Jeremiah 8:3
And death shall be chosen rather than life by all the residue of them that remain of this evil family, which remain in all the places where I have driven them, said the LORD of hosts.
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(3) The residue of them that remain.—Once more the emphasis of re-iteration, “the remnant of a remnant.” The “evil family” is the whole house of Israel, but the words contemplate specially the exile of Judah and Benjamin, rather than that of the ten tribes.

Jeremiah 8:3. And death shall be chosen rather than life — Not through a lively and well-grounded hope of happiness in another life, but through an utter despair of any ease in this life. It denotes the extremity of misery, when men have no comfort left wherewith to alleviate their calamities, or render their lives tolerable. This appears by the next words to be spoken chiefly of the miseries which those should suffer who should survive the siege, and either flee or be carried captive into divers countries.8:1-3 Though no real hurt can be done to a dead body, yet disgrace to the remains of wicked persons may alarm those yet alive; and this reminds us that the Divine justice and punishments extend beyond the grave. Whatever befalls us here, let us humble ourselves before God, and seek his mercy.This evil family - The whole Jewish race.

Which remain - The words are omitted by the Septuagint and Syriac versions.

3. The survivors shall be still worse off than the dead (Job 3:21, 22; Re 9:6).

which remain in all the places—"in all places of them that remain, whither I … that is, in all places whither I have driven them that remain [Maurer].

And death shall be chosen rather than life; a description of the unexpressibleness of their misery, that notwithstanding all the barbarism of the Babylonians exercised both upon the bring and the dead, yet a small matter in comparison of what the living would feel, of the greatness of which misery there was a double cause; not only their being led into captivity, but God’s displeasure following them, even in their banishment, being sorely oppressed; one of those threatenings Leviticus 26:36,39: see Job 3:20,21 Kings 9:6. Which remain in all the places whither I have driven them; some dispersed among the mountains and hiding-places of Judea, others in the desert of Moab and Idumea, whither they fled for fear of the Chaldeans, and all other places where God would scatter them; an hypallage.

The Lord of hosts, he that hath all the creatures as an army at his command, can do this against those with whom he is displeased. And death shall be chosen rather than life,.... By them that should be alive in those times, who would be carried captive into other lands, and be used very hardly, and suffer greatly, by the nations among whom they should dwell; see Revelation 9:6. The Septuagint version, and those that follow it, make this to be a reason of the former, reading the words thus, "because they have chosen death rather than life"; see Deuteronomy 30:19, but the other sense is best, which is confirmed by what follows:

by all the residue of them that remain of this evil family; the nation of the Jews, become very corrupt and degenerate; so the people of Israel are called the whole family of Israel, Amos 3:1, now it is foretold, that those which remained of that people, who died not by famine, or were not slain by the sword, yet should be in such a miserable condition, as that death would be more eligible to them than life:

even which remain in all the places whither I have driven them, saith the Lord of hosts: for, though they were carried captive by men, yet the thing was of the Lord, and a just punishment upon them for their sins.

And death shall be chosen {b} rather than life by all the remnant of them that remain of this evil family, who remain in all the places where I have driven them, saith the LORD of hosts.

(b) Because of the afflictions that they will feel through God's judgments.

3. The thoughts correspond closely with Leviticus 26:36 ff.; Deuteronomy 28:65 ff.

family] See on Jeremiah 3:14.

which remain] repeated in MT. by the error of a copyist.Verse 3. - Which remain. The words are certainly to be omitted in the second place where they occur. In the Hebrew they stand after in all the places, and the word for "places" is feminine, whereas the participle, "the remaining," is masculine. The Septuagint and Peshito have nothing corresponding. There is a clerical error in the Hebrew. Therefore the Lord has rejected the backsliding people, so that it shall perish shamefully. - Jeremiah 7:29. "Cut off thy diadem (daughter of Zion), and cast it away, and lift up a lamentation on the bald peaked mountains; for the Lord hath rejected and cast out the generation of His wrath. Jeremiah 7:30. For the sons of Judah have done the evil in mine eyes, saith Jahveh, have put their abominations in the house on which my name is named, to pollute it; Jeremiah 7:31. And have built the high places of Tophet, which is in the valley of Benhinnom, to burn their sons and daughters in the fire; which I have not commanded, neither came it into my heart. Jeremiah 7:32. Therefore, behold, the days come, saith Jahveh, that they shall no longer say, Tophet and Valley of Benhinnom, but, The valley of slaughter; and they shall bury in Tophet for want of room. Jeremiah 7:33. And the carcases of this people shall be meat for the fowls of heaven and the beasts of the earth, with no one to fray them away. Jeremiah 7:34. And I make to cease out of the cities of Judah and from the streets of Jerusalem, the voice of mirth and the voice of gladness, the voice of the bridegroom and the voice of the bride; for a waste shall the land become. Jeremiah 8:1. At that time, saith Jahveh, they shall bring out the bones of the kings of Judah and the bones of his princes, the bones of the priests and the bones of the prophets, and the bones of the inhabitants of Jerusalem, out of their graves. Jeremiah 8:2. And they shall spread them before the sun, and the moon, and all the host of heaven, which they have loved, and which they have served, after which they have walked, and which they have sought and worshipped: they shall not be gathered nor buried; for dung upon the face of the earth shall they be. Jeremiah 8:3. And death shall be chosen rather than life by all the residue which is left of this evil race, in all the places whither I have driven them that are left, saith Jahveh of hosts."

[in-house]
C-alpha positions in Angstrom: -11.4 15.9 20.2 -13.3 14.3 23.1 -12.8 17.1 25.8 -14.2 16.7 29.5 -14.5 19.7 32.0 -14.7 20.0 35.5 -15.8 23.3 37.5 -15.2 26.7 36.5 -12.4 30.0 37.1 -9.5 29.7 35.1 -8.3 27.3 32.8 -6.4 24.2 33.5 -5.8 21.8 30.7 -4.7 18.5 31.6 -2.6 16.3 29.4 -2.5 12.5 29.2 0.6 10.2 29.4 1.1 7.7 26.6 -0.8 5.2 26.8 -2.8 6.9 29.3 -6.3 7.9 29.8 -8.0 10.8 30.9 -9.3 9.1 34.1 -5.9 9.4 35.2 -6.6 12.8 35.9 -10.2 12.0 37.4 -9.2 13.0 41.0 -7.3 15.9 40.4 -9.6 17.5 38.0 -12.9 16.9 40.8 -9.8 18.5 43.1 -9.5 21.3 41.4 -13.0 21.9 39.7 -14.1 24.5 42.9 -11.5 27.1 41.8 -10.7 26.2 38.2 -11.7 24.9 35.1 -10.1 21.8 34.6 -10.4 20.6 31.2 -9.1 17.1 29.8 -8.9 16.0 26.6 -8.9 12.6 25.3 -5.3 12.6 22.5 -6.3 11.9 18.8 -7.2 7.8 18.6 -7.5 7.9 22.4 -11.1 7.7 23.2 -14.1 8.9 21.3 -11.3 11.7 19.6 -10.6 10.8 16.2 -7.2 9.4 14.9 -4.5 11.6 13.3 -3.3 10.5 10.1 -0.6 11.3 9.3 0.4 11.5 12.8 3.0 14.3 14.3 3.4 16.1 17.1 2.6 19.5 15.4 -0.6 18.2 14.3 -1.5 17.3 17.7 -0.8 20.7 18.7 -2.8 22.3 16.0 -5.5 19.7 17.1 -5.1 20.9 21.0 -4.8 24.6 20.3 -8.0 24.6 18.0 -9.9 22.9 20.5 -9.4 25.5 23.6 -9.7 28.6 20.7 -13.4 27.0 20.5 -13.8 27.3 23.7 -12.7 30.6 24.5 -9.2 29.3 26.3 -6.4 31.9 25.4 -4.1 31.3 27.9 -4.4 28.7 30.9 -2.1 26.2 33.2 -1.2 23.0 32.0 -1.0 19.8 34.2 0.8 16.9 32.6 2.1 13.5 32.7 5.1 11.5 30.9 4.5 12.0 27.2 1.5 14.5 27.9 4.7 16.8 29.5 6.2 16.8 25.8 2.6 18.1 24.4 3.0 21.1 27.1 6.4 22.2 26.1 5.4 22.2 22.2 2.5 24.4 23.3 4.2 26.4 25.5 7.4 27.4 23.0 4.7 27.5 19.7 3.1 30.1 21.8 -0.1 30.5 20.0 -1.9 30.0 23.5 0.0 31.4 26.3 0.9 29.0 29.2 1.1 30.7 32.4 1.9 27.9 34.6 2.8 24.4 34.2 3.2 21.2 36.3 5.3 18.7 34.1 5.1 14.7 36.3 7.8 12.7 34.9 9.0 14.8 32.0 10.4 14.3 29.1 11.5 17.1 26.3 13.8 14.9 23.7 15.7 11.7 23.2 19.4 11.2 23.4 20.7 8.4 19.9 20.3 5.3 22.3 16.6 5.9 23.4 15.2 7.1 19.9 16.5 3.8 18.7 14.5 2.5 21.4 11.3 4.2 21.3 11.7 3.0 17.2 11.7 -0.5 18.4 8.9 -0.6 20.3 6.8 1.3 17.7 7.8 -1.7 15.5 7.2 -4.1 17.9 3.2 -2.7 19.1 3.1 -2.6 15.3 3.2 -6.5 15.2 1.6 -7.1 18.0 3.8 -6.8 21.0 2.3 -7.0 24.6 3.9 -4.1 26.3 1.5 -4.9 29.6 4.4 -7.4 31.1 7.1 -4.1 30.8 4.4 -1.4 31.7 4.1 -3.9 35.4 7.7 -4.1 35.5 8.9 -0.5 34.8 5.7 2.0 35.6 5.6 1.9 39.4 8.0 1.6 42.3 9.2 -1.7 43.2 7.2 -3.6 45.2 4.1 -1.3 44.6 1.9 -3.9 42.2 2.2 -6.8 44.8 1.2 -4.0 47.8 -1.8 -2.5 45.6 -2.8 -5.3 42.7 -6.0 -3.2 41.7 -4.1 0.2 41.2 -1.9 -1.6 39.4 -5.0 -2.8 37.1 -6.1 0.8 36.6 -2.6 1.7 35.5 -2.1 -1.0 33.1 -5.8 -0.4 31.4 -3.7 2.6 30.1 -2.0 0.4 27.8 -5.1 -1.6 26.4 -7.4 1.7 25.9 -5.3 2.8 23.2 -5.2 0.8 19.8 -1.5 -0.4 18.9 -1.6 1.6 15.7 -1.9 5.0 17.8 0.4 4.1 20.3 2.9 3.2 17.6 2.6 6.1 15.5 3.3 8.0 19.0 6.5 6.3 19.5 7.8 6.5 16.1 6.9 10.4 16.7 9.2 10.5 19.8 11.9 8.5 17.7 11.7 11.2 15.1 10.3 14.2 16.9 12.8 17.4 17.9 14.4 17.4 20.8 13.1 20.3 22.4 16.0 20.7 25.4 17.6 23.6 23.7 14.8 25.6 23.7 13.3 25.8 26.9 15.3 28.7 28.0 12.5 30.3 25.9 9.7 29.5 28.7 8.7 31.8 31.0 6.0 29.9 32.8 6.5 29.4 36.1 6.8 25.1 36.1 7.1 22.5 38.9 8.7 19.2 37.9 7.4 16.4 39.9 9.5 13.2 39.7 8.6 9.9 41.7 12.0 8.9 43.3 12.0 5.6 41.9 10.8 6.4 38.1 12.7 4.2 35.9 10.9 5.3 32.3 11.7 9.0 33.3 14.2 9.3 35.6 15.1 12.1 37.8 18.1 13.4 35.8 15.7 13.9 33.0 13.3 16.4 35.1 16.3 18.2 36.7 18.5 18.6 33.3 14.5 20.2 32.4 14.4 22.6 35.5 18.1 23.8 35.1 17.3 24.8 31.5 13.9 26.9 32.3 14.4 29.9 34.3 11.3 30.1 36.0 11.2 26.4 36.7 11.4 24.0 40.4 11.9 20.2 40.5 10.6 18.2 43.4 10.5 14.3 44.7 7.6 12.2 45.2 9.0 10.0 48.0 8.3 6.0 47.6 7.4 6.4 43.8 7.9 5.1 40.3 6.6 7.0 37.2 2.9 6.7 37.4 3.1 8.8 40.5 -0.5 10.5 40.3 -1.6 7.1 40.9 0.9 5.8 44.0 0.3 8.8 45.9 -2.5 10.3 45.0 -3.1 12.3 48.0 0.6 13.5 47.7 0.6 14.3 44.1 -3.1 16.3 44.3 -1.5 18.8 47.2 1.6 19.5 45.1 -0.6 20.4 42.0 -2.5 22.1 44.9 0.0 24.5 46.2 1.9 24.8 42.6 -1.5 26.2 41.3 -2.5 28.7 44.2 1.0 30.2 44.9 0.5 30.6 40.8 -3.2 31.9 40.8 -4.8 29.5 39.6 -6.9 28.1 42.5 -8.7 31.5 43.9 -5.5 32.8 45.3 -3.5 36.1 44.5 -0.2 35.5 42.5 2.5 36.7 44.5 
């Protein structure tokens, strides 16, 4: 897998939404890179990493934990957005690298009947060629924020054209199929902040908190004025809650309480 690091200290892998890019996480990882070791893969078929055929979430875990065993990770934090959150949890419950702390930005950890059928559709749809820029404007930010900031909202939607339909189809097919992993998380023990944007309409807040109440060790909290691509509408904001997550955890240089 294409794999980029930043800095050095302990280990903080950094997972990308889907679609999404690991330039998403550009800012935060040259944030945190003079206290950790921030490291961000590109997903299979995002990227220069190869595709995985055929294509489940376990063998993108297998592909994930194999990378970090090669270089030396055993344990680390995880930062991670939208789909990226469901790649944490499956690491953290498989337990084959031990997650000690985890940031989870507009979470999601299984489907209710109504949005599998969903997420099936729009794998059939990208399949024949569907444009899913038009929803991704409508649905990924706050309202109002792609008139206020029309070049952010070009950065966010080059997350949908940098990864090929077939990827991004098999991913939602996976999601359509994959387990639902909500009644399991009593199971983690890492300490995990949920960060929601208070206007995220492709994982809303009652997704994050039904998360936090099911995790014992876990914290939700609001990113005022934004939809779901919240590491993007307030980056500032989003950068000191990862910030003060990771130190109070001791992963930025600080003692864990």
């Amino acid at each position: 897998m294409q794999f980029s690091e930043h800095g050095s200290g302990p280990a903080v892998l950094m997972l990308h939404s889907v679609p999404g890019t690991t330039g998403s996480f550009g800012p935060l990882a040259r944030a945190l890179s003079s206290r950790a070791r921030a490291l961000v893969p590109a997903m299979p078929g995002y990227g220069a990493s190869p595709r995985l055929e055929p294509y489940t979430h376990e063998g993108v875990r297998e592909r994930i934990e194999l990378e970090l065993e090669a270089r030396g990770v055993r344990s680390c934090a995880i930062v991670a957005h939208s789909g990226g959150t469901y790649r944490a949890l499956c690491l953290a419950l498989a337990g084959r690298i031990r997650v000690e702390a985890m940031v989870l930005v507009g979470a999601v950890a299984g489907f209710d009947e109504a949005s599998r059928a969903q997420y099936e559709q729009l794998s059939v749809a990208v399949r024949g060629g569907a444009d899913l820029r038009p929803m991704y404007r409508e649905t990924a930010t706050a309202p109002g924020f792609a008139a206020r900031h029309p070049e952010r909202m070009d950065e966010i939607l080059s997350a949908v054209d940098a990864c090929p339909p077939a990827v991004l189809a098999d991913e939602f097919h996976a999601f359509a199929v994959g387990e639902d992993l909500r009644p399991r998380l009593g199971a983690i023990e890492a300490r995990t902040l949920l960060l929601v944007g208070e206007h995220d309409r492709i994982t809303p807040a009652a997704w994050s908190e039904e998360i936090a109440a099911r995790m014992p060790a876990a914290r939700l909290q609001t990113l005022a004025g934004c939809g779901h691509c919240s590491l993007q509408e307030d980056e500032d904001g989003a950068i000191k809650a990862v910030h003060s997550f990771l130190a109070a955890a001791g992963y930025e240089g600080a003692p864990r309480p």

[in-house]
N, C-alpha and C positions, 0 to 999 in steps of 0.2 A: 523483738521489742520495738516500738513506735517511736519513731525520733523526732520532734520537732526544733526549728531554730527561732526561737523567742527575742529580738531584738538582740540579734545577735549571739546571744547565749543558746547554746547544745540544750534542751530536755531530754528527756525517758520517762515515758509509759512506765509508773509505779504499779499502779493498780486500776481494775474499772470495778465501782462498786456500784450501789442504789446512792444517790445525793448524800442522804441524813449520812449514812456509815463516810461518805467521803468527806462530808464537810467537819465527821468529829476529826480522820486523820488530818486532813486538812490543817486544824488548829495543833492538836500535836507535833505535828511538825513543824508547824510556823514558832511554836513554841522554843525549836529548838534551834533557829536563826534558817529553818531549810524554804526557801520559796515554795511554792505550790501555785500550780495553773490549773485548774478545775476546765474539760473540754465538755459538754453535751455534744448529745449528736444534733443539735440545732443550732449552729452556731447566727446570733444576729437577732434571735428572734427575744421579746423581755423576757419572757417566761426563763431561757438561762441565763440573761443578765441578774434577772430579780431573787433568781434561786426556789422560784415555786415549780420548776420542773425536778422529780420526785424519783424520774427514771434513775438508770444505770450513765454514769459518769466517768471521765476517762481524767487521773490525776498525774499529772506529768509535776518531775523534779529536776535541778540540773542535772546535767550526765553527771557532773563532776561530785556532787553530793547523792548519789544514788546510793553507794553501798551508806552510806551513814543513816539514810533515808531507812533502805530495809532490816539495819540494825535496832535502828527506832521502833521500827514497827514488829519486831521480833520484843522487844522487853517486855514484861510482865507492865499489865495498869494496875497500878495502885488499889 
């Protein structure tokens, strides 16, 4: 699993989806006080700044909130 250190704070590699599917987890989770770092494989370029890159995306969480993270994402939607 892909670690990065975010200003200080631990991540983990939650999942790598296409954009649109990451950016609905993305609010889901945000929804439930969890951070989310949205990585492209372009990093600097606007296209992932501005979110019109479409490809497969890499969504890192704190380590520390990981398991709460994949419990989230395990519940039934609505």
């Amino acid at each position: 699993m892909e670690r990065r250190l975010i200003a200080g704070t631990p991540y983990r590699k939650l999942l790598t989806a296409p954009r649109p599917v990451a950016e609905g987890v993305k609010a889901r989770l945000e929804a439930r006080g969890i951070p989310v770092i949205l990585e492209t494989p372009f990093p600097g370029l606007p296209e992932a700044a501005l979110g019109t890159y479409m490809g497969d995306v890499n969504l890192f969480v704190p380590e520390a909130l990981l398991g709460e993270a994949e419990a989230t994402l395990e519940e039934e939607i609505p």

In these verses the judgment of Jeremiah 7:20 is depicted in all its horror, and the description is introduced by a call upon Zion to mourn and lament for the evil awaiting Jerusalem and the whole land. It is not any particular woman that is addressed in Jeremiah 7:29, but the daughter of Zion (cf. Jeremiah 6:23), i.e., the capital city personified as a woman, as the mother of the whole people. Cut off נזרך, thy diadem. There can be no doubt that we are by this to understand the hair of the woman; but the current opinion, that the words simply and directly means the hair, is without foundation. It means crown, originally the diadem of the high priest, Exodus 29:6; and the transference of the same word to the hair of the head is explained by the practice of the Nazarites, to wear the hair uncut as a mark of consecration to the Lord, Numbers 6:5. The hair of the Nazarite is called in Numbers 6:7 the consecration (נזר) of his God upon his head, as was the anointing oil on the head of the high priest, Leviticus 21:12. In this sense the long hair of the daughter of Zion is called her diadem, to mark her out as a virgin consecrated to the Lord. Cutting off this hair is not only in token of mourning, as in Job 1:20; Micah 1:16, but in token of the loss of the consecrated character. The Nazarite, defiled by the sudden occurrence of death near to his person, was bound to cut off his long hair, because by this defilement his consecrated hair had been defiled; and just so must the daughter of Zion cut off her hair and cast it from her, because by her sins she had defiled herself, and must be held as unconsecrate. Venema and Ros. object to this reference of the idea to the consecrated hair of the Nazarite: quod huc non quadrat, nec in faeminis adeo suetum erat; but this objection is grounded on defective apprehension of the meaning of the Nazarite's vow, and on misunderstanding of the figurative style here employed. The allusion to the Nazarite order, for the purpose of representing the daughter of Zion as a virgin consecrated to the Lord, does not imply that the Nazarite vow was very common amongst women. Deprived of her holy ornament, Zion is to set up a lament upon bare hill-tops (cf. Jeremiah 3:21), since the Lord has rejected or cast out (Jeremiah 7:30) the generation that has drawn His wrath down on it, because they have set idols in the temple in which He has revealed His glory, to profane it. The abominations are the image of Asherah which Manasseh set up in the temple, and the altars he had built to the host of heaven in both the courts (2 Kings 21:5, 2 Kings 21:7). Besides the desecration of the temple of the Lord by idolatry, Jeremiah mentions in Jeremiah 7:31, as an especially offensive abomination, the worship of Moloch practised in the valley of Benhinnom. Here children were burnt to this deity, to whom Manasseh had sacrificed his son, 2 Kings 21:6. The expression "high altars of Tophet" is singular. In the parallel passages, where Jeremiah repeats the same subject, Jeremiah 19:5 and Jeremiah 32:35, we find mentioned instead high altars of Baal; and on this ground, Hitz. and Graf hold התפת in our verse to be a contemptuous name for Baal Moloch. תּפת is not derived from the Persian; nor is it true that, as Hitz. asserts, it does not occur till after the beginning of the Assyrian period, since we have it in Job 17:6. It is formed from תּוּף, to spit out, like נפת from נוּף; and means properly a spitting out, then that before or on which one spits (as in Job 17:6), object of deepest abhorrence. It is transferred to the worship of Moloch here and Jeremiah 19:6, Jeremiah 19:13., and in 2 Kings 23:10. In the latter passage the word is unquestionably used for the place in the valley of Benhinnom where children were offered to Moloch. So in Jeremiah 19:6, Jeremiah 19:13 (the place of Tophet), and Jeremiah 19:14; and so also, without a doubt, in Jeremiah 7:32 of the present chapter. There is no valid reason for departing from this well-ascertained local signification; "high altars of the Tophet" may perfectly well be the high altars of the place of abominable sacrifices. With the article the word means the ill-famed seat of the Moloch-worship, situated in the valley of Ben or Bne Hinnom, to the south of Jerusalem. Hinnom is nomen propr. of a man of whom we know nothing else, and בּן( בּני הנּום) is not an appellative: son of sobbing, as Hitz., Graf, Bttcher explain (after Rashi), rendering the phrase by "Valley of the weepers," or "of groaning, sobbing," with reference to the cries of the children slain there for sacrifices. For the name Ben-hinnom is much older than the Moloch-worship, introduced first by Ahaz and Manasseh. We find it in Joshua 15:8; Joshua 18:16, in the topographical account of the boundaries of the tribes of Judah and Benjamin. As to Moloch-worship, see on Leviticus 18:21 and Ezekiel 16:20. At the restoration of the public worship of Jahveh, Josiah had extirpated Moloch-worship, and had caused the place of the sacrifice of abominations in the valley of Ben-hinnom to be defiled (2 Kings 23:20); so that it is hardly probable that it had been again restored immediately after Josiah's death, at the beginning of Jehoiakim's reign. Nor does the present passage imply this; for Jer. is not speaking of the forms of idolatry at that time in favour with the Jews, but of the abominations they had done. That he had Manasseh's doings especially in view, we may gather from Jeremiah 15:4, where the coming calamities are expressly declared to be the punishment for Manasseh's sins. Neither is it come into my heart, i.e., into my mind, goes to strengthen: which I have not commanded.